Thanks to the 1992 comedy-drama, A League of Their Own, how many of us have not heard this classic line? The movie dramatizes for us the story of the All-American Girls Professional Baseball League. When World War II broke out, and many of the men in Major League baseball were called to away to serve, the prosperity of professional baseball was threatened. In order to keep the sport alive (and to salvage some lost profits), baseball owners created the AAGPBL, scouted women players across the country, dressed them in skirts, and sent them out to play ball.
However, women’s involvement in baseball existed long before World War II. In New York and New England, baseball was being played in women’s colleges as early as the mid-nineteenth century. In 1867, Philadelphia played host to an African-American women’s team, the Dolly Vardens. One great story you might have heard involves Jackie Mitchell of the Chattanooga Lookouts. As a pitcher during an exhibition game in the 1930s, Mitchell struck out both Babe Ruth and Lou Gehrig. Unfortunately, this event was quickly promoted as a mere publicity stunt, rather than a serious effort on the parts of Ruth and Gehrig.
Today, there persists a distinction between baseball as a male’s game and softball as a female’s game, but this separation did not exist until the 1890s when softball was invented. For three decades prior to this, however, women played baseball, even as baseball leaders like Albert Spalding promoted it as a “manly” or “gentleman’s” game. No doubt they looked ridiculous, as the uniforms of college women ballplayers consisted of baseball caps and full-length dresses, but women loved playing the game and they proved themselves to be just as competitive and physical as their male counterparts. Unfortunately, society considered it too strenuous and unhealthy for women to engage in too much travel or competition, and as a result, women’s college baseball was confined to existing as an intramural sport, rather than an intercollegiate one. As a result of the sexism of the period, from males and females alike, women’s attempts to establish themselves in baseball were doomed to failure.
As fans, however, the presence of women at baseball games was often encouraged. It was believed that the presence of women would help to discourage the fighting and cat-calling that sometimes happened at the ballpark. In the late-nineteenth century, Ladies’ Day promotions came into being, in an attempt to attract women fans to games. By 1900, middle-class women were attending ballgames throughout the country. In 1909, the National League, convinced that women had become sufficiently interested in the game to start paying for admission, brought an end to the Ladies’ Day promotion.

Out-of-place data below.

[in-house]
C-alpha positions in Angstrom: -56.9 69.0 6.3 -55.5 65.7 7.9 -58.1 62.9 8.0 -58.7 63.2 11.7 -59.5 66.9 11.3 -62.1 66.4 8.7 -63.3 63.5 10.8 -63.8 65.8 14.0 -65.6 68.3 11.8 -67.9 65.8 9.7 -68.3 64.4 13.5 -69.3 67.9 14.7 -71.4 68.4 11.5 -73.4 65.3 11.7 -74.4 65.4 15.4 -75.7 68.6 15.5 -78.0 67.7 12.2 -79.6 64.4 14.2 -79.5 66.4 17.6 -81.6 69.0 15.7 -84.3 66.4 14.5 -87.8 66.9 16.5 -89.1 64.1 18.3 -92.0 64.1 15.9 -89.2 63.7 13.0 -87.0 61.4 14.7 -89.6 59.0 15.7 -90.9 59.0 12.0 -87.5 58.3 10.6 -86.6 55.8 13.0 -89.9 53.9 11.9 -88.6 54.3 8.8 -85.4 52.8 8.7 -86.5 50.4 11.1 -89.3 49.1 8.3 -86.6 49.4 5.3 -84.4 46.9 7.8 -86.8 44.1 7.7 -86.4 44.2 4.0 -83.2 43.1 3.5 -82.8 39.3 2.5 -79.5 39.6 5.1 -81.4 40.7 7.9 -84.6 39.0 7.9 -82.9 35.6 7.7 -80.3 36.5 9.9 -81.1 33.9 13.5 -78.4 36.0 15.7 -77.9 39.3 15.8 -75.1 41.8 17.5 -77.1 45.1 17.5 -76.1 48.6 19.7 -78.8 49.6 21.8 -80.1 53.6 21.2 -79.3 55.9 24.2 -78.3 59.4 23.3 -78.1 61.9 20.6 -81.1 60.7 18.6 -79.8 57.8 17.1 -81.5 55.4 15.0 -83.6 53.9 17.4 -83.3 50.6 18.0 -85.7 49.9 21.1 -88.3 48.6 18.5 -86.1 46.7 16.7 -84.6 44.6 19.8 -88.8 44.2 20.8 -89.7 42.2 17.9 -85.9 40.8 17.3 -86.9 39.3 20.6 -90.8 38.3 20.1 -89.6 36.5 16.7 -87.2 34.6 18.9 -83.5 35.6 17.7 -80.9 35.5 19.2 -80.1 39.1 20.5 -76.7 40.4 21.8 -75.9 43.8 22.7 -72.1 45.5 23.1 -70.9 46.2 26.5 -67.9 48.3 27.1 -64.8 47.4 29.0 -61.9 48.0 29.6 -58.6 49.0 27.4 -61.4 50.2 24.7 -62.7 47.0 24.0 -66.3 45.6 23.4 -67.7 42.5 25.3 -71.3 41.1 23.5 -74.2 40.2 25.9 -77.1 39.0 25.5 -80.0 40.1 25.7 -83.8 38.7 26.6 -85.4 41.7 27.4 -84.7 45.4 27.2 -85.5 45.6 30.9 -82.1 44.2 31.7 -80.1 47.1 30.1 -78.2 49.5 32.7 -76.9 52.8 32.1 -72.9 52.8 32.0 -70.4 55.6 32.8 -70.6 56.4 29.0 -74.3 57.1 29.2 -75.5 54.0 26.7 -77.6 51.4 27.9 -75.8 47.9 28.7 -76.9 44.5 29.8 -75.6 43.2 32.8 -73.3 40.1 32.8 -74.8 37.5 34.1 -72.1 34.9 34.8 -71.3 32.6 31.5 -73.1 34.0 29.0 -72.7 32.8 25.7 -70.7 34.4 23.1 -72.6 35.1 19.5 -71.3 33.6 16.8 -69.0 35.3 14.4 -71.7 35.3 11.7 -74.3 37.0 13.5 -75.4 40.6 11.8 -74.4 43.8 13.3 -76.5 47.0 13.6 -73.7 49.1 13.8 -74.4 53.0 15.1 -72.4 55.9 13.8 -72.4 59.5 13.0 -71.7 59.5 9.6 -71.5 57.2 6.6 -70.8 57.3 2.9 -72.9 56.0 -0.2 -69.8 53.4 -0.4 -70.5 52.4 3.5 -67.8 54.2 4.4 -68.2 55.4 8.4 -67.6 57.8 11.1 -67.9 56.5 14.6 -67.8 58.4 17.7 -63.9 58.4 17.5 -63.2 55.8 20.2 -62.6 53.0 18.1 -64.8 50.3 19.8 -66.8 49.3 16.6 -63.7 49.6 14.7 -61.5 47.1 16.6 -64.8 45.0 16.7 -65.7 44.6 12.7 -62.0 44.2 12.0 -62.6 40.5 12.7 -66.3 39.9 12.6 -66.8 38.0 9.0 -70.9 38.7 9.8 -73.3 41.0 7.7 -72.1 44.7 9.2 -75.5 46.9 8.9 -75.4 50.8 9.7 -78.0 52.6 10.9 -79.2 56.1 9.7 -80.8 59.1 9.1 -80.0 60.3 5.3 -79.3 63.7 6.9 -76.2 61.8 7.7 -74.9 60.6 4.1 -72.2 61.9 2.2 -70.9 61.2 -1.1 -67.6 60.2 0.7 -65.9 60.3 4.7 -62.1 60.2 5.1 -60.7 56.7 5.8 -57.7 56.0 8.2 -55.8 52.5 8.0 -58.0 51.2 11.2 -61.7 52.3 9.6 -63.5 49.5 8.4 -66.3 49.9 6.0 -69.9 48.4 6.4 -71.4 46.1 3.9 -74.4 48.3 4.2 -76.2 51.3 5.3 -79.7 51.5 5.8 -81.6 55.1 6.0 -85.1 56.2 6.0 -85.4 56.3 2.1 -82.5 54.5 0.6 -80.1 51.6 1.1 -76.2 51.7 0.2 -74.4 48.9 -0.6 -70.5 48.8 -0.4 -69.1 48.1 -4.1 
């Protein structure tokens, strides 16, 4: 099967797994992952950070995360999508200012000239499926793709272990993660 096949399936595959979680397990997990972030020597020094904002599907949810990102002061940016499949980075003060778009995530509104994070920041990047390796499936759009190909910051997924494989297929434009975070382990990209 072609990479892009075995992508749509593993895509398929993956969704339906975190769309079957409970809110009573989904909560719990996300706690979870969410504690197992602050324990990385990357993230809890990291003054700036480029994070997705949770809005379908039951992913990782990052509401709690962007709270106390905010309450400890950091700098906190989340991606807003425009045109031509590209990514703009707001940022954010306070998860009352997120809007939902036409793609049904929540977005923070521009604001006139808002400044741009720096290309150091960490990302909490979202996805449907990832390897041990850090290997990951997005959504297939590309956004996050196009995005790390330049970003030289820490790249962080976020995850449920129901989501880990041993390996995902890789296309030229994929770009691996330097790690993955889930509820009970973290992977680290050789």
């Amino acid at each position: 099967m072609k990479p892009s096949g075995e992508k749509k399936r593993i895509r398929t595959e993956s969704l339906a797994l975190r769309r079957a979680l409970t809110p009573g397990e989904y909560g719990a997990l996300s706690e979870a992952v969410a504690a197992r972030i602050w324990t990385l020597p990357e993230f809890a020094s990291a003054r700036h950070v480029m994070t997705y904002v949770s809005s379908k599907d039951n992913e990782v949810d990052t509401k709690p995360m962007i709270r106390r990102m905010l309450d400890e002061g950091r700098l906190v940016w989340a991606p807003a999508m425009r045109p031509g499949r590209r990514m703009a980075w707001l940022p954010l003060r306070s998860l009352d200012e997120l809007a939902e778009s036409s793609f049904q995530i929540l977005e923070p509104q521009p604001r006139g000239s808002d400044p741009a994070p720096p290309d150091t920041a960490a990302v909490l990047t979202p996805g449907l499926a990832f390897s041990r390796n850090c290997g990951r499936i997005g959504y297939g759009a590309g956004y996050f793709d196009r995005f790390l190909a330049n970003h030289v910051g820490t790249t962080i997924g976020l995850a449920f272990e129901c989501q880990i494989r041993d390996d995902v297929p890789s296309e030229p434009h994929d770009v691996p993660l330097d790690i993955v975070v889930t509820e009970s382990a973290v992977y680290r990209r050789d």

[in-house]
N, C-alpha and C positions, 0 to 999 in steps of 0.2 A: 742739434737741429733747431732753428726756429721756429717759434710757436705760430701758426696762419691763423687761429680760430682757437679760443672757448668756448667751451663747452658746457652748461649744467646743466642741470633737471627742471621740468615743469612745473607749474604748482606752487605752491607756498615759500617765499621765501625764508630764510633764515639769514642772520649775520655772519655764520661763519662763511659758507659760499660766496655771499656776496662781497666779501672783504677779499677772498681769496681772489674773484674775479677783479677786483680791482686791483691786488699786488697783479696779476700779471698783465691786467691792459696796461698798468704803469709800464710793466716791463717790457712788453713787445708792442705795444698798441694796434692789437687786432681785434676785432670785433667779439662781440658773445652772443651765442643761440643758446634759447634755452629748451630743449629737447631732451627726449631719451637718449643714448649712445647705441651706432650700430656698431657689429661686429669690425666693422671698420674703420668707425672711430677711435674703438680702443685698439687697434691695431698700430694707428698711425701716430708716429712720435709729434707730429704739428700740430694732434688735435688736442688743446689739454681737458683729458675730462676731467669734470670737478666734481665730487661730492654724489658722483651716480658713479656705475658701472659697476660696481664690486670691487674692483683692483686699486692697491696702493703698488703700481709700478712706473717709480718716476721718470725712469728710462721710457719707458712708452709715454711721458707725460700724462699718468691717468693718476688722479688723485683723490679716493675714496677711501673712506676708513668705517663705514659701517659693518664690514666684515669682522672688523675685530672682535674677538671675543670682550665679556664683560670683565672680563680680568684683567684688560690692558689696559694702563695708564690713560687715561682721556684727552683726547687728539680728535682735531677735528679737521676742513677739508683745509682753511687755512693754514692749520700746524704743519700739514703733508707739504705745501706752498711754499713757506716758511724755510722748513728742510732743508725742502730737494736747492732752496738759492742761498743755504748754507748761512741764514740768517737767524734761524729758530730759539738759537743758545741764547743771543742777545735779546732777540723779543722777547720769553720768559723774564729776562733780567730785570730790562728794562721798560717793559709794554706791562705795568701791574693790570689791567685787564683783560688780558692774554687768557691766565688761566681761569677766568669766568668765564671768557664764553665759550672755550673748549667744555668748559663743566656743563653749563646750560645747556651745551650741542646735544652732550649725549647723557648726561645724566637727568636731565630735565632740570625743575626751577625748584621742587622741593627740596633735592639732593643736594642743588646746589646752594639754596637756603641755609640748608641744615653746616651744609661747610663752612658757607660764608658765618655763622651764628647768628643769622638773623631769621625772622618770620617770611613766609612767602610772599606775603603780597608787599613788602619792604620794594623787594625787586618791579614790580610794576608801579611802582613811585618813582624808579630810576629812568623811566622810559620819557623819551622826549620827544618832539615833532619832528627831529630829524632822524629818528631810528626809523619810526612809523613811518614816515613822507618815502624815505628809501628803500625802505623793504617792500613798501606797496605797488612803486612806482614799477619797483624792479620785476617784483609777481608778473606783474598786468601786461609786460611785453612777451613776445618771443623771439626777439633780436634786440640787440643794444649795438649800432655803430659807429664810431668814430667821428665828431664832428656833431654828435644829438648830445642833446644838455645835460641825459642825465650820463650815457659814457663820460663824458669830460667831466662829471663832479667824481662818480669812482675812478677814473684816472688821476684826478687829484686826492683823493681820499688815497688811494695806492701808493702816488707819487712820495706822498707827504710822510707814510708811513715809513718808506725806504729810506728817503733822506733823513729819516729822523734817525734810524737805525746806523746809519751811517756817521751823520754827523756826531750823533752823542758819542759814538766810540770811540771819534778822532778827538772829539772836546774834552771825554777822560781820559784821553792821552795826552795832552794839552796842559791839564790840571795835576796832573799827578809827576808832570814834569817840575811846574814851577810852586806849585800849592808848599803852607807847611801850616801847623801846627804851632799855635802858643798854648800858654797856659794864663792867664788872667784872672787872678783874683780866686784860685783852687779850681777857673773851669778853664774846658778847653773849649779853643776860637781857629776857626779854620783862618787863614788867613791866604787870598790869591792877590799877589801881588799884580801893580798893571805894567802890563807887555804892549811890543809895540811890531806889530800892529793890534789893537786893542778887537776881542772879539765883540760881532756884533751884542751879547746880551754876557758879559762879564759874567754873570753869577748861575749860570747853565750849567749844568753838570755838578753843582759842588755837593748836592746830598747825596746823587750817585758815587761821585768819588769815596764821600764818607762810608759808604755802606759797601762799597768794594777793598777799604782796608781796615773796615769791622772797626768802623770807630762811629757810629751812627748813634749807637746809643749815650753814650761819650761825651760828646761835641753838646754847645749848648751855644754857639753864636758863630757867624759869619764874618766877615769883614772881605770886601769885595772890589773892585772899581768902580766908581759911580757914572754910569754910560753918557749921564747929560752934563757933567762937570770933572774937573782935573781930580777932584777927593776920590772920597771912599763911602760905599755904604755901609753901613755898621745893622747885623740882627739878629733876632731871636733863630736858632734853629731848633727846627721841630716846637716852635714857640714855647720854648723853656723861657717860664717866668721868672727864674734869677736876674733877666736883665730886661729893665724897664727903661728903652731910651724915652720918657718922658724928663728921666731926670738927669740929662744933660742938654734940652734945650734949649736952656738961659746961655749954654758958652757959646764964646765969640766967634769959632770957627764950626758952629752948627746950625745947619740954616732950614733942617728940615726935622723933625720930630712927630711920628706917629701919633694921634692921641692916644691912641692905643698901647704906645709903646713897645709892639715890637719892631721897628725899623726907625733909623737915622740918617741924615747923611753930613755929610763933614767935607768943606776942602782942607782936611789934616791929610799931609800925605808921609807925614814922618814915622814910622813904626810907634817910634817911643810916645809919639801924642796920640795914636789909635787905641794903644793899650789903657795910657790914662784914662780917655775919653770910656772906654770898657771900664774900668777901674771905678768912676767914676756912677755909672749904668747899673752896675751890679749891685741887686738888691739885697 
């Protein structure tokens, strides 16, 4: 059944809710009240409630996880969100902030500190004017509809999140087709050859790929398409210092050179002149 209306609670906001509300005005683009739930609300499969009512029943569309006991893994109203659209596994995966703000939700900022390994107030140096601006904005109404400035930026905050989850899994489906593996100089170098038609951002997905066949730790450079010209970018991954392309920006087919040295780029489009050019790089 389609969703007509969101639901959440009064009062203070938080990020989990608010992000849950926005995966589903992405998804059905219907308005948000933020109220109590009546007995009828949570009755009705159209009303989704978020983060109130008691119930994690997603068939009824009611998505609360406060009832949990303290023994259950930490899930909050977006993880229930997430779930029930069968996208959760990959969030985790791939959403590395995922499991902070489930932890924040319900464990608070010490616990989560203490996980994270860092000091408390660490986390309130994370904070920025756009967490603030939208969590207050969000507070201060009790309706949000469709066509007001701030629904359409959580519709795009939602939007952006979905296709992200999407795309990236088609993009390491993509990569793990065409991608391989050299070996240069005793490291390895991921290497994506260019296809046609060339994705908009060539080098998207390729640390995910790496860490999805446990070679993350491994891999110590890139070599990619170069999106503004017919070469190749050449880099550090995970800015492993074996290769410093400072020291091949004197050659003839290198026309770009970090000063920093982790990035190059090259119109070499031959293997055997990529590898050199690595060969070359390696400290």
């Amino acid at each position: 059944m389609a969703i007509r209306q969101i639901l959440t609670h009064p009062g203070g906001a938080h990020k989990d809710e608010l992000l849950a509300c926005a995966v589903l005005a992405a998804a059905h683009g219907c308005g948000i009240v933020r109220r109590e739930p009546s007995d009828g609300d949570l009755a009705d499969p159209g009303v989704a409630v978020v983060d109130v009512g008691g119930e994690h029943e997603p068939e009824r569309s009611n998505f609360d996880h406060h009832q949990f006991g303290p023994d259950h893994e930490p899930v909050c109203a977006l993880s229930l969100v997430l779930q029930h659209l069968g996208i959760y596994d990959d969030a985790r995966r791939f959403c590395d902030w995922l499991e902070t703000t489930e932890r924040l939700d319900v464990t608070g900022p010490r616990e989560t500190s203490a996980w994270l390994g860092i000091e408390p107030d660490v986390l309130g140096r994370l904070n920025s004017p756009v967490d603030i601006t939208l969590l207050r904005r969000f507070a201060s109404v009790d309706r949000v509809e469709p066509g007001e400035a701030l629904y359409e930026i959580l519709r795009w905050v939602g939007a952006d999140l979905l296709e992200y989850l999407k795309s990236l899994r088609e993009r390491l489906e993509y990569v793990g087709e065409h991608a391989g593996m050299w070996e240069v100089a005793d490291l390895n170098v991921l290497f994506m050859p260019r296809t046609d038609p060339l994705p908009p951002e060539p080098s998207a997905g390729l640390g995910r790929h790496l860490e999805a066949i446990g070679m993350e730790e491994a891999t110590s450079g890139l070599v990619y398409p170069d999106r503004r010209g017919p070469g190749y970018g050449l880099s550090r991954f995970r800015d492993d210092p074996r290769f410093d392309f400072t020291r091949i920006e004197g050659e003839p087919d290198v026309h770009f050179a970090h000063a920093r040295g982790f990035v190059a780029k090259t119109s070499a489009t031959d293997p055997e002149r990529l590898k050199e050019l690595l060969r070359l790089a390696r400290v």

While the creation of the All-American Girls Professional Baseball League was certainly a breakthrough for women in the sport, baseball owners made it clear that the league was only temporary, and there was to be no question that those who played were women first and baseball players second. From the short skirts and team names to the mandatory chaperones and strict rules on the women’s behavior, every measure was taken to reassure the public and the girls’ families that their femininity would remain intact.
The sport of softball continues to flourish today, but questions continue to circulate about its impact in perpetuating sexist stereotypes. The common belief is that due to the physical differences between men and women, confining them to separate sports helps to maintain a fair playing field and protects women from needless injuries. But when you think about it, baseball is a game that requires coordination, timing, knowledge of the game, control, and competitiveness — all characteristics that are not exclusively male. Sure, perhaps strength and size can be useful assets, but even male players like Ichiro Suzuki have proven that they are not absolute essentials to being successful ballplayers. And I know from personal experience that, out of the playing field, girls can be just as brutal and ruthless as the guys, if not more so. After all, baseball is considered to be “America’s Pastime,” and as the AAGPBL Victory song points out, “we’re All-Americans” too.
“A League of Their Own.” The Internet Movie Database (IMDb). IMDb.com, Inc., 1990-2013. Web. Accessed 11 March 2013. http://www.imdb.com/title/tt0104694/
Frommer, Harvey. Old-Time Baseball: America’s Pastime in the Gilded Age. Lanham: Taylor Trade Publishing, 2006.
Gems, Gerald, Linda Borish, and Gertrud Pfister. Sports in American History: From Colonization to Globalization. Human Kinetics, 2008.
Heaphy, Leslie. “Women Playing Hardball.” Baseball and Philosophy: Thinking Outside the Batter’s Box. Ed. Eric Bronson. Chicago: Open Court, 2004. pp. 246-256.
Riess, Steven A. Touching Base: Professional Baseball and American Culture in the Progressive Era. Westport, Connecticut: Greenwood P, 1980.
Ring, Jennifer. Stolen Bases: Why American Girls Don’t Play Baseball. U of Illinois P, 2009.